February 14, 2020

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ChipAI Residency Report

February 14, 2020

Preliminary ChipAI sample

 

There is currently a seemingly endless amount of hype surrounding the AI or Machine Learning fields. While there have undoubtedly been several recent developments that may warrant the hype, they largely require expensive computational and electrical processes to achieve their results.  According to a recent paper by researchers at the University of Massachusetts, training high quality AI models can have a surprisingly heavy environmental impact.

 

The research group with whom I’ve had the opportunity to work and learn from these past months has been developing a possible answer to some of these concerns with their ChipAI project. In a brief and simplistic summary, one of ChipAI's  goals is to leverage photonics at a nanoscale in order to overcome some of the costly power requirements of these systems.  What does that mean for the future?  One scenario might be that rather than your phone reaching out to the cloud to query neural networks on a server somewhere, these operations might conceivably be able to happen locally, meaning faster results, lower consumption and less network traffic.

 

At a very basic level, the 'way' this will happen is with LEDs similar to those with which we are familiar - but miniscule - arranged in a grid and only emitting a few photons each. These LEDs can communicate with one another as a spiking neural network (SNN).  These networks are closest to emulating what actually happens in a brain, and it is what most excites me about working within this paradigm.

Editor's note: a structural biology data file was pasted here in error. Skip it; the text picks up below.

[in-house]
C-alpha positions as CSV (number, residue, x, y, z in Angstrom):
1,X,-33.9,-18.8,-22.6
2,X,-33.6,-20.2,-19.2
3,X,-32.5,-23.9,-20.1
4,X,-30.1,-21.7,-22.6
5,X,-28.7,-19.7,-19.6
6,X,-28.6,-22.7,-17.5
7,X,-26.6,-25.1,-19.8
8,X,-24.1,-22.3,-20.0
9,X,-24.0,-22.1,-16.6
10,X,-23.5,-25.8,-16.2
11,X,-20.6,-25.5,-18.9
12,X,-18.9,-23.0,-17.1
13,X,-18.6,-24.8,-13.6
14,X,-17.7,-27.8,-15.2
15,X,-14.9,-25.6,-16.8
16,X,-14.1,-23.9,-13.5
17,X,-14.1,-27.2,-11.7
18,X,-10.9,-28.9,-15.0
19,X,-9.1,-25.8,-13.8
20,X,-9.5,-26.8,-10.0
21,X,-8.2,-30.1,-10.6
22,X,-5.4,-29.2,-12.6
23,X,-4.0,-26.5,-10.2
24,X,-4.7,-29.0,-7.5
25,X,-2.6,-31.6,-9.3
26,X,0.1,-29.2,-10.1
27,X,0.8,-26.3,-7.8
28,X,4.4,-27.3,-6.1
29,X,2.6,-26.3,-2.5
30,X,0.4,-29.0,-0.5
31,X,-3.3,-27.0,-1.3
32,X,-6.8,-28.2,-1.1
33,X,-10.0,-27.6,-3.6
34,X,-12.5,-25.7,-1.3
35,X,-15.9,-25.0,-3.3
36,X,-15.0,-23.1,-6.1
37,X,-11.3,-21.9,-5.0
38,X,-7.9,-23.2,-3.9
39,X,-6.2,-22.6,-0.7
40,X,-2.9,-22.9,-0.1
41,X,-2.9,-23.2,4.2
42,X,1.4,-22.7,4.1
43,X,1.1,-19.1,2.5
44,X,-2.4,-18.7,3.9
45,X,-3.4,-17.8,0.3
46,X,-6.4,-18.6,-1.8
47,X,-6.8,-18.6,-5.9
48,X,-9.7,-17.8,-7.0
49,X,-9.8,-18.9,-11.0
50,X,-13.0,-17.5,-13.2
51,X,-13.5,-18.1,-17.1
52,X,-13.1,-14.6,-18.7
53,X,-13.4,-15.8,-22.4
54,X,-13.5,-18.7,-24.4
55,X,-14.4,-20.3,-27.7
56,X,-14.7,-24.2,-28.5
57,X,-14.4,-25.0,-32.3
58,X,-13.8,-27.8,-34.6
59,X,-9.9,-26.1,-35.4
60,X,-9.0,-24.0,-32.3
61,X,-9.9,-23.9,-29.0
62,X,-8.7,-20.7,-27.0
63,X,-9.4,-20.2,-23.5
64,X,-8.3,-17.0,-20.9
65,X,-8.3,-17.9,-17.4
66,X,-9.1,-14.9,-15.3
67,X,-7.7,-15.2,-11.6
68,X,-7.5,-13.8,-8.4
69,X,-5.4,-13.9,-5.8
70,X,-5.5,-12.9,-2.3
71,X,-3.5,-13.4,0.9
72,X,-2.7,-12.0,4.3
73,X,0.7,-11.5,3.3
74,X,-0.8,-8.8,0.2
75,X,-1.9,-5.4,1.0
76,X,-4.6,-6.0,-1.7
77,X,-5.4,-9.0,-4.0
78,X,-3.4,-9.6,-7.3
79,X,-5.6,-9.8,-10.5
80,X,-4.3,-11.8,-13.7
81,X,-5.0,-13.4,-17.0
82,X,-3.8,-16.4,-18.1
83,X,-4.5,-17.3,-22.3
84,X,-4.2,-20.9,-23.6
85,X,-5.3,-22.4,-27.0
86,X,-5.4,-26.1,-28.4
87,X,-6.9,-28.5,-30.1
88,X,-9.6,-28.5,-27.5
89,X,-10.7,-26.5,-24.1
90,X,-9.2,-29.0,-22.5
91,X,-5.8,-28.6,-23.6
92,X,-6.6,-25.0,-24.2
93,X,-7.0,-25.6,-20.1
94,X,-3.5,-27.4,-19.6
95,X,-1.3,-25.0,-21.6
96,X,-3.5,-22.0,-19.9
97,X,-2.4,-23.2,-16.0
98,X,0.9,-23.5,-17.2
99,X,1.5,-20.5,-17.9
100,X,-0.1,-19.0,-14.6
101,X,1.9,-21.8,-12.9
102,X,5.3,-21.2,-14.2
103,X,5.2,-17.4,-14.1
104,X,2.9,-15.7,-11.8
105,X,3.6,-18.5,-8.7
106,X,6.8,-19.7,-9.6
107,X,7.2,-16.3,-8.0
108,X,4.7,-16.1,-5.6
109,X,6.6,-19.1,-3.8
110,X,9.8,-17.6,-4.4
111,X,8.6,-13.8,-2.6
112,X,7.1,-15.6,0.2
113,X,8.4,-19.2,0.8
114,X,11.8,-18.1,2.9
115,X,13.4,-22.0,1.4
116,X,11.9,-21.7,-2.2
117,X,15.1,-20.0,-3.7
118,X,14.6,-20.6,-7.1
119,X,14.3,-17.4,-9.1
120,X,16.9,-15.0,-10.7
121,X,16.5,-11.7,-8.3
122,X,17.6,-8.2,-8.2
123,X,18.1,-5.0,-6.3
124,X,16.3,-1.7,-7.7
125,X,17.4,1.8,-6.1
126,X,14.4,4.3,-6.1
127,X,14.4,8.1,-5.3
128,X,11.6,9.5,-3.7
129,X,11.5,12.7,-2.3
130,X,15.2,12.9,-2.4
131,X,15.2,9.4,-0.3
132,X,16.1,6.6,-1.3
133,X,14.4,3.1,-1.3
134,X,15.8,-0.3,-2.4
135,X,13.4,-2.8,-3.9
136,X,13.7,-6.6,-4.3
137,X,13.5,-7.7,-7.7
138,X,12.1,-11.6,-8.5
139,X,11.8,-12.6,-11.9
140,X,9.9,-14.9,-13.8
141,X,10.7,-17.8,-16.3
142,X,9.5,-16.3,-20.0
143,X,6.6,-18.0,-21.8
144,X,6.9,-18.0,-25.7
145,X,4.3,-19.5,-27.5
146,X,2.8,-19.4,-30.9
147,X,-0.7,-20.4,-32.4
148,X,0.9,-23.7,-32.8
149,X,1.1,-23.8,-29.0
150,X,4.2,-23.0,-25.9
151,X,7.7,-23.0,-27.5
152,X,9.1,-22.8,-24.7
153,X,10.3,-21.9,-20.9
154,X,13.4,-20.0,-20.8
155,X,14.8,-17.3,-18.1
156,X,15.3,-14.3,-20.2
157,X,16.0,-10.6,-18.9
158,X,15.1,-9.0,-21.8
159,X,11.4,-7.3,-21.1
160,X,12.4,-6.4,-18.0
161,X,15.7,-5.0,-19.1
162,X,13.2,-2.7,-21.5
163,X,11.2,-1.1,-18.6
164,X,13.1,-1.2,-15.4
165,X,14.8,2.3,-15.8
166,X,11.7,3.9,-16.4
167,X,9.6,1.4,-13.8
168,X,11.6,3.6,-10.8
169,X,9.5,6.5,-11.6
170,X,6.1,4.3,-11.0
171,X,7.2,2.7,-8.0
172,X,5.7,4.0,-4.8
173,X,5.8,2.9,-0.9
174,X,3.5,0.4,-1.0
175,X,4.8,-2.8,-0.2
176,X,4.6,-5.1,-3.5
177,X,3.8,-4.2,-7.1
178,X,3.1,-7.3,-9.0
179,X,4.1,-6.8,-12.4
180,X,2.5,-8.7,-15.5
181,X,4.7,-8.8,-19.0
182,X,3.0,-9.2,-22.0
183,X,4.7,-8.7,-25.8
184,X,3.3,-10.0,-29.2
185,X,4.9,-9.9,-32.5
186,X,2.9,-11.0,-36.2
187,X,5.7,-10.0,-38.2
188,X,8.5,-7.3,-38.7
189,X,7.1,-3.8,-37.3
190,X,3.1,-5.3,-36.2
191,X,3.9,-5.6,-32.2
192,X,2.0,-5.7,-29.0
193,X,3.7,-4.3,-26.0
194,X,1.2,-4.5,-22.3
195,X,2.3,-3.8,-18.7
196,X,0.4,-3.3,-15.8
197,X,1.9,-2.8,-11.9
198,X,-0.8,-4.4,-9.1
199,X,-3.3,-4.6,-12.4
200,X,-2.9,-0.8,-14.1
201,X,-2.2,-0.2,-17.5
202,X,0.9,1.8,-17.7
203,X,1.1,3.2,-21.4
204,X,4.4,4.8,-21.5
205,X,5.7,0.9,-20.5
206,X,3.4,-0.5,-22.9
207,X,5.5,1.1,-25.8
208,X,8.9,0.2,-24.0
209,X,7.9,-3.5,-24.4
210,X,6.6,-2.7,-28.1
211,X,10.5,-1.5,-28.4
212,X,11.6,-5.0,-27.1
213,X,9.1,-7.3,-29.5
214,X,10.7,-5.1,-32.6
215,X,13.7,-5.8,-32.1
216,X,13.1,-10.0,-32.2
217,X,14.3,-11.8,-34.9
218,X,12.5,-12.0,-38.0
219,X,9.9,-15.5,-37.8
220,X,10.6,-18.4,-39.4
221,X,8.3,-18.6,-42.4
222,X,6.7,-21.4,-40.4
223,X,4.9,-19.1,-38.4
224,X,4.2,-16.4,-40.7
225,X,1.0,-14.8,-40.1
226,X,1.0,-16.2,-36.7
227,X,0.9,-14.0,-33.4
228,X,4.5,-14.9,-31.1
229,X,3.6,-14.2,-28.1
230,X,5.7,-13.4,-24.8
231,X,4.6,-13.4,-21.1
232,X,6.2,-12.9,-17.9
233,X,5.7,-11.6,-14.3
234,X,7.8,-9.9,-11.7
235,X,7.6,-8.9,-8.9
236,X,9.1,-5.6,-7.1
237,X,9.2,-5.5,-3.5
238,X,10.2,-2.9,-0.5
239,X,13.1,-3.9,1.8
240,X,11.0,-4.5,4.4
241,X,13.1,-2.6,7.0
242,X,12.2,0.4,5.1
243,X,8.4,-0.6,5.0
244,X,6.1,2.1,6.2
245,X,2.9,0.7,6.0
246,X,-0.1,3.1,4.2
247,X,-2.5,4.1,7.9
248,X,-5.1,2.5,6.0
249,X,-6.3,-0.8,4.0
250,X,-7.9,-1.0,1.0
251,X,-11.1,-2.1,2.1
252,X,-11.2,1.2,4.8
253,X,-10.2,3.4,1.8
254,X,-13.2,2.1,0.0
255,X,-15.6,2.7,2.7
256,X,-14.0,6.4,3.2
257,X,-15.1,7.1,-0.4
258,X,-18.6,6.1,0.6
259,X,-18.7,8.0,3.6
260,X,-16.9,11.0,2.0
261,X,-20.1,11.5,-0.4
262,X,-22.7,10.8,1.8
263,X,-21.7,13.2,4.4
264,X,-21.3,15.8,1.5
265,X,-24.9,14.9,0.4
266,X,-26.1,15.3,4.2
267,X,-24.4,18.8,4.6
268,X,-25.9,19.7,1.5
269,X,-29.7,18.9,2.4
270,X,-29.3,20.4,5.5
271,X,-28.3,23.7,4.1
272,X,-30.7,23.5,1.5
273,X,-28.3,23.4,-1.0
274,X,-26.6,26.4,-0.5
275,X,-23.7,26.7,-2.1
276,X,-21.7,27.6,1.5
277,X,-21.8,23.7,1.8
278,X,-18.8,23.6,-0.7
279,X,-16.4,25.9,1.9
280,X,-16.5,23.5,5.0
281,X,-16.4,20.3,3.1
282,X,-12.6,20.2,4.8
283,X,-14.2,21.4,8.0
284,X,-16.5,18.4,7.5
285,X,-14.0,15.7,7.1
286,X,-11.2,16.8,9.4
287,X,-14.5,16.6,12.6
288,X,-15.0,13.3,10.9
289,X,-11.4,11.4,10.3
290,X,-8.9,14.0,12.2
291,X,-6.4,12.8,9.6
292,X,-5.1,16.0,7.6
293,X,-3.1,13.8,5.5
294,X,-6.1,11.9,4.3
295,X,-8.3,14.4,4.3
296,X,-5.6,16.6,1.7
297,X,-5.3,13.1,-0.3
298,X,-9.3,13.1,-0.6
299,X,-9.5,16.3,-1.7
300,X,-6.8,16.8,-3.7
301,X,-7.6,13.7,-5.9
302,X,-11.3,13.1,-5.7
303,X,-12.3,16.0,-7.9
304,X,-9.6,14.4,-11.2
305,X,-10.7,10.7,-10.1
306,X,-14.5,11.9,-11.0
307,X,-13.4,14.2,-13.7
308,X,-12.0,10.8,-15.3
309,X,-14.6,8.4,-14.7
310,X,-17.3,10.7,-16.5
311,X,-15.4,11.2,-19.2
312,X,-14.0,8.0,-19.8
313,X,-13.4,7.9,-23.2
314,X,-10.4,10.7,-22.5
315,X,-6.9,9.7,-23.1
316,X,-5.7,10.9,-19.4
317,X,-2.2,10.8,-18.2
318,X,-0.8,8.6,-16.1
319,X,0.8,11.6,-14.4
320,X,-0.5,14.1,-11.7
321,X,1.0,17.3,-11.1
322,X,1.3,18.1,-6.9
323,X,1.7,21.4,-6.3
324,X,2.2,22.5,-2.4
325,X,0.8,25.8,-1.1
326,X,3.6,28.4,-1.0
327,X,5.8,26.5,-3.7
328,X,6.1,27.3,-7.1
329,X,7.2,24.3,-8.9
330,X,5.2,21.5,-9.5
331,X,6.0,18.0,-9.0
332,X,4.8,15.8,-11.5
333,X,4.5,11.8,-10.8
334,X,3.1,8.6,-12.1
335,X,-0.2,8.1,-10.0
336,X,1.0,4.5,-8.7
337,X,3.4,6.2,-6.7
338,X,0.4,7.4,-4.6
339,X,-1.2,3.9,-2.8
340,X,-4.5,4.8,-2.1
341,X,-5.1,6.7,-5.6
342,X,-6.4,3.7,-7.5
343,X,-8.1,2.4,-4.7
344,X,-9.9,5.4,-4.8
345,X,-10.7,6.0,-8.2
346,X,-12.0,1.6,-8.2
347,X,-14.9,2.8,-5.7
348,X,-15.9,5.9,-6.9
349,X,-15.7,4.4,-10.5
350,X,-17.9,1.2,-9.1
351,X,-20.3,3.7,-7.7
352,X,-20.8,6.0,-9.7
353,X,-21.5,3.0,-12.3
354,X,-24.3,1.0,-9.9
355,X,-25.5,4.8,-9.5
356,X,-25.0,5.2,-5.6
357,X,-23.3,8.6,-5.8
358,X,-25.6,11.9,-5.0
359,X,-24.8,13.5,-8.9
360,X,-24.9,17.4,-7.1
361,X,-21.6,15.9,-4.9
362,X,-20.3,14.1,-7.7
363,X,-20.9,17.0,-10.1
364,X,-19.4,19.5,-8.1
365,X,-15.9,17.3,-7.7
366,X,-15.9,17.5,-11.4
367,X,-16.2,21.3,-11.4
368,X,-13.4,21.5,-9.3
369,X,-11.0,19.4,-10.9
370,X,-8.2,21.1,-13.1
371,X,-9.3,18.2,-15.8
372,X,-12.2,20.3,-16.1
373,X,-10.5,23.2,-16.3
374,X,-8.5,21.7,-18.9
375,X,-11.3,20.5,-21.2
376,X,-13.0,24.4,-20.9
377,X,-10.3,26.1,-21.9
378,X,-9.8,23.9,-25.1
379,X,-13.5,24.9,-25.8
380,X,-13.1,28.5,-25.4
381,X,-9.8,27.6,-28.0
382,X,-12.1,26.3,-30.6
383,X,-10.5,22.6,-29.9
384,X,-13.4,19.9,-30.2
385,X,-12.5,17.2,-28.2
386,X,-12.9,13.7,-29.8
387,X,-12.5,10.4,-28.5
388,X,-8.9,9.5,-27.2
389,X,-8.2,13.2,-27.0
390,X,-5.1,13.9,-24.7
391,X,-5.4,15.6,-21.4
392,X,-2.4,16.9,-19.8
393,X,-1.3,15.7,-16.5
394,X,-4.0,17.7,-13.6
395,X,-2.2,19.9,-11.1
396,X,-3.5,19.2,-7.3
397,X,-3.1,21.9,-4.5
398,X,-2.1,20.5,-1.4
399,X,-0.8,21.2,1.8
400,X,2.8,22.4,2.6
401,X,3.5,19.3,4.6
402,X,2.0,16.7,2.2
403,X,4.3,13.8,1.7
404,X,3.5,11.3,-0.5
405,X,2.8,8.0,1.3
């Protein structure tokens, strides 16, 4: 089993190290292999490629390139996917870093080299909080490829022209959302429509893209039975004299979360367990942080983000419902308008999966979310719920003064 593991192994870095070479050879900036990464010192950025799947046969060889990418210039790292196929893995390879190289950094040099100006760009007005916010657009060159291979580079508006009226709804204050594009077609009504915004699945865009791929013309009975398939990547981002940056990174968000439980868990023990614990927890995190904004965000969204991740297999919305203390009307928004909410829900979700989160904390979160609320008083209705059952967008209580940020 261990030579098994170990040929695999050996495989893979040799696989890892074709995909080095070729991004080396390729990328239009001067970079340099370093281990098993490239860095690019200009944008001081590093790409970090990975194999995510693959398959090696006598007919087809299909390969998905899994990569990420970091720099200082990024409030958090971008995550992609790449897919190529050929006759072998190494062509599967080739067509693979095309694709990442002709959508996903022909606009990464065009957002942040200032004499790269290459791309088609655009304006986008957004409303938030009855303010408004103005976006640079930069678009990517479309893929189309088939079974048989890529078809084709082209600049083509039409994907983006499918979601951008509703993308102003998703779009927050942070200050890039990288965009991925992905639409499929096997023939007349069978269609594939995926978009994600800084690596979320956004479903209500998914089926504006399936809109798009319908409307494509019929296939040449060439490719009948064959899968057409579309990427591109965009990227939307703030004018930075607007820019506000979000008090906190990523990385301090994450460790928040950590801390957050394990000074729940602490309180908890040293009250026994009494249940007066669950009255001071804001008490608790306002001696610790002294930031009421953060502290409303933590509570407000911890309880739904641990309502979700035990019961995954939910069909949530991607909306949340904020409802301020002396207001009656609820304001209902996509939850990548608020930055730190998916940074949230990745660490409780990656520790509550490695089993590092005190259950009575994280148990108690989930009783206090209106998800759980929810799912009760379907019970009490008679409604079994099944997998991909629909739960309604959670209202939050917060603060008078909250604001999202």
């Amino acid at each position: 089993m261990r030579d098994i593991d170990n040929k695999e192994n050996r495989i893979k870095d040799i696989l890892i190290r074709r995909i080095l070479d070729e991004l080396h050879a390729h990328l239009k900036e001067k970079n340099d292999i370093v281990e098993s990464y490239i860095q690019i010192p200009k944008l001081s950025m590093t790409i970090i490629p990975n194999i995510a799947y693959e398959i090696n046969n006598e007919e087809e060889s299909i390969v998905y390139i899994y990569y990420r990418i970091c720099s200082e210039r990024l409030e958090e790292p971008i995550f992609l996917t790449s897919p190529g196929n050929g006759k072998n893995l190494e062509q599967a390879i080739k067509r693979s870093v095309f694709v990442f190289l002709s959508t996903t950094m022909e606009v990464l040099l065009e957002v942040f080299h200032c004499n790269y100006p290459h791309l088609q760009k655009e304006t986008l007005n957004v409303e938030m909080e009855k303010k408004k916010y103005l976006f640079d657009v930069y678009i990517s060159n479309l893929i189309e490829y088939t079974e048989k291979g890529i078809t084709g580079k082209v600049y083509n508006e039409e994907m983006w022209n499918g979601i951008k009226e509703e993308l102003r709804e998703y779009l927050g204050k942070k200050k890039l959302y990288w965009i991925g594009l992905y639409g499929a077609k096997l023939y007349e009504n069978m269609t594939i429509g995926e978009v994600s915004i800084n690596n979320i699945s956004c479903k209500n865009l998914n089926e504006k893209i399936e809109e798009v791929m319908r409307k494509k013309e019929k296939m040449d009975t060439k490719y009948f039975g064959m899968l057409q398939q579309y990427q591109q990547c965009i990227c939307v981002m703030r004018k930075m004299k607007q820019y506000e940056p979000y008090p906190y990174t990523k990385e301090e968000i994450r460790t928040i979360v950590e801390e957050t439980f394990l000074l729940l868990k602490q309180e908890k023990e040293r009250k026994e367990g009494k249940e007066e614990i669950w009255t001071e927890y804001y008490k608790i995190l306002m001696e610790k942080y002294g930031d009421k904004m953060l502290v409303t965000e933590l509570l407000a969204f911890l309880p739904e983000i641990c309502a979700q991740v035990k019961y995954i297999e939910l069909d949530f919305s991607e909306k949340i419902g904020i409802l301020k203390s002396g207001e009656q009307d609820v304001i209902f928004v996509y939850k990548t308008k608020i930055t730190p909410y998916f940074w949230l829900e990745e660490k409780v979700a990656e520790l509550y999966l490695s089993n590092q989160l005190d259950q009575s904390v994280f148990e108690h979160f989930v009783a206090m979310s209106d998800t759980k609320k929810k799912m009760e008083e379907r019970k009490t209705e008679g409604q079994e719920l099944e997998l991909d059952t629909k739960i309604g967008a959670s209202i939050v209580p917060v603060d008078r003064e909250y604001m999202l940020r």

I have spent my time here trying to further my understanding about the idea of neuromorphic computing, and what steps are being taken to emulate these processes on a tiny chip.  My initial research into the history of AI introduced me to Frank Rosenblatt, who built an early system at Cornell University, called the Mark 1 Perceptron.  Rosenblatt, however, did not set out to initially to build an artificial intelligence computer, he was simply interested in the functioning of the eyes of the common housefly and he set out to build an electronic version of those mechanics.  This interfacing of the natural world and technological world is where I find the inspiration for my work; nature is, in fact, the highest technology, not silicon transistors.

 

Thus far, I have spent time with the lead investigator at the Iberian Nanosystems Laboratory (INL) to develop a better sense of how the project is evolving and to understand the scope of some of the anticipated outcomes. I have also had the opportunity to witness certain manufacturing and testing processes in order to become more familiar with the concepts that underlie the work.  My plan is to create a set of modular tools that emulate an SNN to then create an environment that reflects upon these connections- one in which 'neurons' will communicate with one another and respond to the particular environment in which they are situated.

 

- Matthew Biederman

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VERTIGO is funded under the H2020 European STARTS initiative, innovation at the nexus of Science, Technology, and the ARTS. STARTS promotes the arts as catalysts for efficient conversion of science and technology knowledge into products, services, and processes.